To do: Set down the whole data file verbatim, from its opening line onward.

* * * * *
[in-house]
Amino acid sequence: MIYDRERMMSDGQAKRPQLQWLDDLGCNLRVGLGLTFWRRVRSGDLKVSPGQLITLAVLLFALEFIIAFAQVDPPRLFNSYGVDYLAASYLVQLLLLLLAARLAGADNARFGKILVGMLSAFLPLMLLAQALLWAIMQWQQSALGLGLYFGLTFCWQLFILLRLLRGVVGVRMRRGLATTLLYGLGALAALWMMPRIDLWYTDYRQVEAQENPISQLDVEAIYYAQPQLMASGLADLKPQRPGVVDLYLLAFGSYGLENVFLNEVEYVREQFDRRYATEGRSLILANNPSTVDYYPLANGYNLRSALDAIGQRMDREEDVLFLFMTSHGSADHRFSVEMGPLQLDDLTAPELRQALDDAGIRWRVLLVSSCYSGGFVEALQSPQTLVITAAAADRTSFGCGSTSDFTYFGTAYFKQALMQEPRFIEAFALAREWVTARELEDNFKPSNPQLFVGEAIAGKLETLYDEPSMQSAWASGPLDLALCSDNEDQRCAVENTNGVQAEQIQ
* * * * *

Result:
[in-house]
Amino acid sequence: MIYDRERMMSDGQAKRPQLQWLDDLGCNLRVGLGLTFWRRVRSGDLKVSPGQLITLAVLLFALEFIIAFAQVDPPRLFNSYGVDYLAASYLVQLLLLLLAARLAGADNARFGKILVGMLSAFLPLMLLAQALLWAIMQWQQSALGLGLYFGLTFCWQLFILLRLLRGVVGVRMRRGLATTLLYGLGALAALWMMPRIDLWYTDYRQVEAQENPISQLDVEAIYYAQPQLMASGLADLKPQRPGVVDLYLLAFGSYGLENVFLNEVEYVREQFDRRYATEGRSLILANNPSTVDYYPLANGYNLRSALDAIGQRMDREEDVLFLFMTSHGSADHRFSVEMGPLQLDDLTAPELRQALDDAGIRWRVLLVSSCYSGGFVEALQSPQTLVITAAAADRTSFGCGSTSDFTYFGTAYFKQALMQEPRFIEAFALAREWVTARELEDNFKPSNPQLFVGEAIAGKLETLYDEPSMQSAWASGPLDLALCSDNEDQRCAVENTNGVQAEQIQ